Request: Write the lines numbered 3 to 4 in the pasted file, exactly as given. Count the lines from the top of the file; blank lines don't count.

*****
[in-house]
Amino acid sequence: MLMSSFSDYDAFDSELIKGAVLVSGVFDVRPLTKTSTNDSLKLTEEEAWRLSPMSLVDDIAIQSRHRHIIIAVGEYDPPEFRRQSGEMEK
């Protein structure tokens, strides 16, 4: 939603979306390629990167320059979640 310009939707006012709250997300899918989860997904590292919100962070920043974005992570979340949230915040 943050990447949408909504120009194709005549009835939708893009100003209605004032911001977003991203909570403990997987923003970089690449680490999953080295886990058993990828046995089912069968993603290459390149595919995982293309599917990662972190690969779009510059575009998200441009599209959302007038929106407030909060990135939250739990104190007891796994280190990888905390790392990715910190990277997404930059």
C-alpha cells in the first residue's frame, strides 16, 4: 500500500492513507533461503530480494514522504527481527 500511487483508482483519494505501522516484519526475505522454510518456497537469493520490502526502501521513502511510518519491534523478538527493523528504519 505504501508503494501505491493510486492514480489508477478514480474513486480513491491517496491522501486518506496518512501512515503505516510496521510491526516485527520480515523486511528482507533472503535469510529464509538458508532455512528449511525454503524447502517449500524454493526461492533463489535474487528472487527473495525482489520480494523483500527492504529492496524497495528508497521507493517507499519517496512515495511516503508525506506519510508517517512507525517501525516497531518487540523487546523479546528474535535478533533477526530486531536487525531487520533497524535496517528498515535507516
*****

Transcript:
């Protein structure tokens, strides 16, 4: 939603979306390629990167320059979640 310009939707006012709250997300899918989860997904590292919100962070920043974005992570979340949230915040 943050990447949408909504120009194709005549009835939708893009100003209605004032911001977003991203909570403990997987923003970089690449680490999953080295886990058993990828046995089912069968993603290459390149595919995982293309599917990662972190690969779009510059575009998200441009599209959302007038929106407030909060990135939250739990104190007891796994280190990888905390790392990715910190990277997404930059």
C-alpha cells in the first residue's frame, strides 16, 4: 500500500492513507533461503530480494514522504527481527 500511487483508482483519494505501522516484519526475505522454510518456497537469493520490502526502501521513502511510518519491534523478538527493523528504519 505504501508503494501505491493510486492514480489508477478514480474513486480513491491517496491522501486518506496518512501512515503505516510496521510491526516485527520480515523486511528482507533472503535469510529464509538458508532455512528449511525454503524447502517449500524454493526461492533463489535474487528472487527473495525482489520480494523483500527492504529492496524497495528508497521507493517507499519517496512515495511516503508525506506519510508517517512507525517501525516497531518487540523487546523479546528474535535478533533477526530486531536487525531487520533497524535496517528498515535507516